Václav Havel Human Rights Prize honouring outstanding civil society action in defence of human rights.
Ilham Tohti should get the Nobel Peace Prize, not life in prison
I think for a nation, there comes a point where you can go to jail for what you say, for running a website or for just speaking the truth - which for me would be an honour.
Renowned Uyghur intellectual and human rights defender, Ilham Tohti was an economics professor at the Central University for Nationalities in Beijing [now Minzu University] prior to his arrest in 2014. Rejecting separatism and violence, he worked for over two decades to build understanding between Chinese Hans and Uyghurs, a mainly Muslim Turkic ethnic group residing primarily in an area in northwest China which the Uyghur people call East Turkistan and is referred to by the Chinese government as the Xinjiang Uyghur Autonomous Region (XUAR).
In late 2005, Ilham Tohti set up the Uyghur Online website to discuss social issues affecting Uyghurs and to promote better Uyghur-Han relations. The website published articles in both Chinese and Uyghur.
“I founded the Uyghur Online website at the end of 2005, to provide Uyghurs and Hans with a platform for discussion and exchange. Of course, I knew that there would be an intense clash of opinions, but I believe that confronting differences is not frightening. What is truly frightening are silenced suspicions and hatred.”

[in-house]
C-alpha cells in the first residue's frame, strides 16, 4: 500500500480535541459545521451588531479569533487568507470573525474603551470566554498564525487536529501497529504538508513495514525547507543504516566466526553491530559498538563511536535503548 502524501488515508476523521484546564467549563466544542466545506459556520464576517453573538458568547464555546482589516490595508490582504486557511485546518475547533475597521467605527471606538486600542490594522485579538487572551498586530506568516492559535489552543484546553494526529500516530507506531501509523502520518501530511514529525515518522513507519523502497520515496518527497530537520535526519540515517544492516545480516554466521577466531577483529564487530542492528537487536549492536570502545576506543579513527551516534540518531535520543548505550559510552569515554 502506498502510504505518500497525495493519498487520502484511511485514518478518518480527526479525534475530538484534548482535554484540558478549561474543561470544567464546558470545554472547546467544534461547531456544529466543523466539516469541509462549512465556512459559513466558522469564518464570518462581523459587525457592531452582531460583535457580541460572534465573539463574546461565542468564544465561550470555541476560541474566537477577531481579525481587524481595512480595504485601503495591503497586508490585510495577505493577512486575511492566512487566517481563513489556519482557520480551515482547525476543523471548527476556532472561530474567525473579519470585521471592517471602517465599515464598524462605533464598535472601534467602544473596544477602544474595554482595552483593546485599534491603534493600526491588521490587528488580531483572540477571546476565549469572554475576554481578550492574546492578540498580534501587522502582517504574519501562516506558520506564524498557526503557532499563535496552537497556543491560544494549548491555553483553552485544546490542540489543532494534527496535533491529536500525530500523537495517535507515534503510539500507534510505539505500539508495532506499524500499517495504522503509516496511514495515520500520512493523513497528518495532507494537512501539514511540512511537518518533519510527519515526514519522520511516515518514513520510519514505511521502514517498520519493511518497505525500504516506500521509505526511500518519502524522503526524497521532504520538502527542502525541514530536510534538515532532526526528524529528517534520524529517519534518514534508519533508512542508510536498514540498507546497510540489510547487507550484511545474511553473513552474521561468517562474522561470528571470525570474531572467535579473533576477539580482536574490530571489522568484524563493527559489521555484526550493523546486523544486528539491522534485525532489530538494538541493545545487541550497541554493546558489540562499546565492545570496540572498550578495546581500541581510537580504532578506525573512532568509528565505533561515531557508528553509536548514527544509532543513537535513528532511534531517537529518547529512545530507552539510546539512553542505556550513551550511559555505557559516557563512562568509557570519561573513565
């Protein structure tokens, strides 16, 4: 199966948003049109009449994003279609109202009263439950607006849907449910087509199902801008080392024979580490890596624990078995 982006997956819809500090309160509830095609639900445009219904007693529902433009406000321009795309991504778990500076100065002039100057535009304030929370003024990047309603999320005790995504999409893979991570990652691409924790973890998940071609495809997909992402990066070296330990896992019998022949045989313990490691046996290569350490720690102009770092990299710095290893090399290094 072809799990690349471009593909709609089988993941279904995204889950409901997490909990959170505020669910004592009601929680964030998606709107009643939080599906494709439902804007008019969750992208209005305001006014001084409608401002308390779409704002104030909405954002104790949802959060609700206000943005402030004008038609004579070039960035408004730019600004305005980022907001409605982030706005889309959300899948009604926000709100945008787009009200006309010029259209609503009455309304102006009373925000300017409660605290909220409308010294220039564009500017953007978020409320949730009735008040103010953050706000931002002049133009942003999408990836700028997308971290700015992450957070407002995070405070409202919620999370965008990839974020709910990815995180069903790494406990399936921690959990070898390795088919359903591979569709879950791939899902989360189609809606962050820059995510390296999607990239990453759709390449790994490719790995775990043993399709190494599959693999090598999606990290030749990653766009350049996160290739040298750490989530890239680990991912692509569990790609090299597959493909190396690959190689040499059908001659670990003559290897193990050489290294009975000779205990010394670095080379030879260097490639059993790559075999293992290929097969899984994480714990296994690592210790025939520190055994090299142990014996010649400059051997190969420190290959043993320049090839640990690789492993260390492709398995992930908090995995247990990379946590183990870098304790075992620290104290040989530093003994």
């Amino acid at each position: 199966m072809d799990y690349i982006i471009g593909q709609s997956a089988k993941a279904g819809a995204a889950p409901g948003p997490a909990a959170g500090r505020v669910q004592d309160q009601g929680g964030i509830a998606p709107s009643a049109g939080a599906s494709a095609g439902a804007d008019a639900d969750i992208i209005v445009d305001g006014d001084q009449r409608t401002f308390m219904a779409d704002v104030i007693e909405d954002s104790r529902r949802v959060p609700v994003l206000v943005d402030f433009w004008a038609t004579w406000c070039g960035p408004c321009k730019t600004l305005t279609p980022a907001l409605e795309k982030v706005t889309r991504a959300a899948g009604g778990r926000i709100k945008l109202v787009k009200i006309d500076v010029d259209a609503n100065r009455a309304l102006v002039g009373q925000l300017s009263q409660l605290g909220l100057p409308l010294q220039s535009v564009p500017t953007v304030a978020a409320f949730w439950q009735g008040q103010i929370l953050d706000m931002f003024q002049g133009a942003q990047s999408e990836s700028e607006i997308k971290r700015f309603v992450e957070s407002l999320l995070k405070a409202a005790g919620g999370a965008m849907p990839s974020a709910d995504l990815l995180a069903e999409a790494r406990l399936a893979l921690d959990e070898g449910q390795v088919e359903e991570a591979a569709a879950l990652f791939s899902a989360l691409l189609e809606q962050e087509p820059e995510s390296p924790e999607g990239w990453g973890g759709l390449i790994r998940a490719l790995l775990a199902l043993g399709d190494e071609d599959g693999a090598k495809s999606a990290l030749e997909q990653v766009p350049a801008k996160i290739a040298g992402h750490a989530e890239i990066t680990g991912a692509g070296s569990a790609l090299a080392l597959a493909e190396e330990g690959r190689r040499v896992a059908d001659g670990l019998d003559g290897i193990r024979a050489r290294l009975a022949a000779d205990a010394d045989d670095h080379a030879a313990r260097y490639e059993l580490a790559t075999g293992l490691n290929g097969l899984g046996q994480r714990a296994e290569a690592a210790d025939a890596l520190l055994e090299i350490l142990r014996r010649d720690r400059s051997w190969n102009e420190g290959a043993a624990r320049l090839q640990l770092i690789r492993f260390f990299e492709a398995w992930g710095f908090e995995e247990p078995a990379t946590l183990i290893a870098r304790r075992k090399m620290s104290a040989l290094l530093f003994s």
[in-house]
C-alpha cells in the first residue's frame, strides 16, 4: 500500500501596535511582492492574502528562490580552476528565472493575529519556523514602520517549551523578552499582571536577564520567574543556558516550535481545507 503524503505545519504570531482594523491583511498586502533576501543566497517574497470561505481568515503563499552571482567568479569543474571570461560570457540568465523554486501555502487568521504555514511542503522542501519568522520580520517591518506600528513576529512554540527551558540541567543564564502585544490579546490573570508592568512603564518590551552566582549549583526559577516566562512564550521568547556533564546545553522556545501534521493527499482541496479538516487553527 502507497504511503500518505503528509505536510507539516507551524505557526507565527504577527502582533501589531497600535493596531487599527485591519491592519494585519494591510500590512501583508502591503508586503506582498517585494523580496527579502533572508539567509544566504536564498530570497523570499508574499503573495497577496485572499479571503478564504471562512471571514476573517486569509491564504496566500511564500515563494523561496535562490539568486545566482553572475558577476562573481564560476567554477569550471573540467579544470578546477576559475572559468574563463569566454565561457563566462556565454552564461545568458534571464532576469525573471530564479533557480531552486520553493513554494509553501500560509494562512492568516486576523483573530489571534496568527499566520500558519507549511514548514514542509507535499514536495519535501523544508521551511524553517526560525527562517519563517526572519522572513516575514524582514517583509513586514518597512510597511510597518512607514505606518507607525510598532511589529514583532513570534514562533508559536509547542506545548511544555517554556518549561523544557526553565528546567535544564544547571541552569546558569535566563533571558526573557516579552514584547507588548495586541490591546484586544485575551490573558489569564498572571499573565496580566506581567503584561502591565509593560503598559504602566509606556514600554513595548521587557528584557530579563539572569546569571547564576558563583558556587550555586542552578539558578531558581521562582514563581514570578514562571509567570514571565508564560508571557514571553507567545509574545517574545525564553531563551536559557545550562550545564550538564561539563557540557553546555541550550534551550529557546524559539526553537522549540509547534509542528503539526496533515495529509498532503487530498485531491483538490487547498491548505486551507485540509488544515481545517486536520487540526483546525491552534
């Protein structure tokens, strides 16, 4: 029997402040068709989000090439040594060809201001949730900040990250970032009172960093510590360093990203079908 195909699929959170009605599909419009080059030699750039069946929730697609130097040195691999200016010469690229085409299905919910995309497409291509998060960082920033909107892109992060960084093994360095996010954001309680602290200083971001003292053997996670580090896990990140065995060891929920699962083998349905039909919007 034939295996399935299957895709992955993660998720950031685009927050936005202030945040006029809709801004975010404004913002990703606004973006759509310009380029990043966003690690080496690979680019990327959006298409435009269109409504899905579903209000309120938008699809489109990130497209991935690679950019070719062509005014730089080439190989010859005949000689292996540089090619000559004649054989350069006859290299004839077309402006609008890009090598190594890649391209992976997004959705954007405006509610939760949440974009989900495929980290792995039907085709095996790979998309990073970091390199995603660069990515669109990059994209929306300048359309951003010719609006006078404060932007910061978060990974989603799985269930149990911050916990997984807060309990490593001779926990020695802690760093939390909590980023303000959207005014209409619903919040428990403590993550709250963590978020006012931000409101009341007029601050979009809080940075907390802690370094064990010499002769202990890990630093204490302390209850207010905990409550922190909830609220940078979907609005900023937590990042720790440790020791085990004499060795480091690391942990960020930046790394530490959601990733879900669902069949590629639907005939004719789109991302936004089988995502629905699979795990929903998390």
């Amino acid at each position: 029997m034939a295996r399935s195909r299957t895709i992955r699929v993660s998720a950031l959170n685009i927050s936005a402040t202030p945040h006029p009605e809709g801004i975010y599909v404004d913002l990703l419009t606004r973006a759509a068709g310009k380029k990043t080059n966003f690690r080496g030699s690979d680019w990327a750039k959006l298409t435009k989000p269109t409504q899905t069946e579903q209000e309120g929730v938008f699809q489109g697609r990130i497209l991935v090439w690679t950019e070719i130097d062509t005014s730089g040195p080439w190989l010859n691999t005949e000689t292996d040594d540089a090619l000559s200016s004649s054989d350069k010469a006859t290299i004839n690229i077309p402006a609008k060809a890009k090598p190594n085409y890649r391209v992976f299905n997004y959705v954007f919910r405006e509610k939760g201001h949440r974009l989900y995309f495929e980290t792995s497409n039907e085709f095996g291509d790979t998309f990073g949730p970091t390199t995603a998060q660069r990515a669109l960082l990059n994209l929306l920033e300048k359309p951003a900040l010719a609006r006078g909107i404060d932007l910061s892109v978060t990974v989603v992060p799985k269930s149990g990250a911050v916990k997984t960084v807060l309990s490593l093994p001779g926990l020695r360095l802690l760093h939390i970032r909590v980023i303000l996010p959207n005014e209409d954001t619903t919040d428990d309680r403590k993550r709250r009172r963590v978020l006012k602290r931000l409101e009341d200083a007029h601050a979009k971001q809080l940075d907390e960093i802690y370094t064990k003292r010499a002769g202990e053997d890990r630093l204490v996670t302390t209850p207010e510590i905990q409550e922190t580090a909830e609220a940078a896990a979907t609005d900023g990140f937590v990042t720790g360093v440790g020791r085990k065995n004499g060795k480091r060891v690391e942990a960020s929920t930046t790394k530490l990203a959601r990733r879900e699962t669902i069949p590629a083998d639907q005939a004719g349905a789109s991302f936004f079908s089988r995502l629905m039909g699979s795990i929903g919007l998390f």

Chinese authorities alleged, without credible evidence, that this website played a role in instigating tensions in Xinjiang province, and citing links to Uyghur extremists abroad. Consequently, the website was shut down in 2008. At this time, Ilham Tohti was detained for several weeks and questioned repeatedly by police who accused him of “separatism”.
In July 2009, tensions between Uyghurs and Hans that had been simmering for decades came to a head when a protest turned violent and a series of riots broke out in Xinjiang’s capital of Urumqi, leaving an untold number of dead. During these 2009 riots, Ilham Tohti was summoned by the Chinese authorities, only to reappear on 23 August 2009 following considerable international pressure and condemnation. Many believe these July 2009 events to have set the wheels in motion for the mass internment camps in Xinjiang province where hundreds of thousands of Uyghurs are believed to have been arbitrarily detained in the last five years. Many have been formally prosecuted and sentenced on ill-defined charges, with some receiving prison terms of more than 10 or 20 years.
Despite the pressure to cease his minority rights work, Ilham Tohti refused to be silenced and continued to work to improve Uyghur-Hans relations, moving the Uyghur Online discussions to the Uyghur Biz website, which was hosted overseas.
“I am an academic dedicated to researching Xinjiang issues and Central Asian sociology, economics, and geopolitics. Although some people today continue to describe me as a political figure, or hope that I will become one, from the start I have maintained that I am only a scholar, and harbour neither the intention nor the desire to be politicized. Outside of my scholarship, I wish to be known solely as an emissary and a conduit helping to make connections and promoting ethnic exchange and communication.”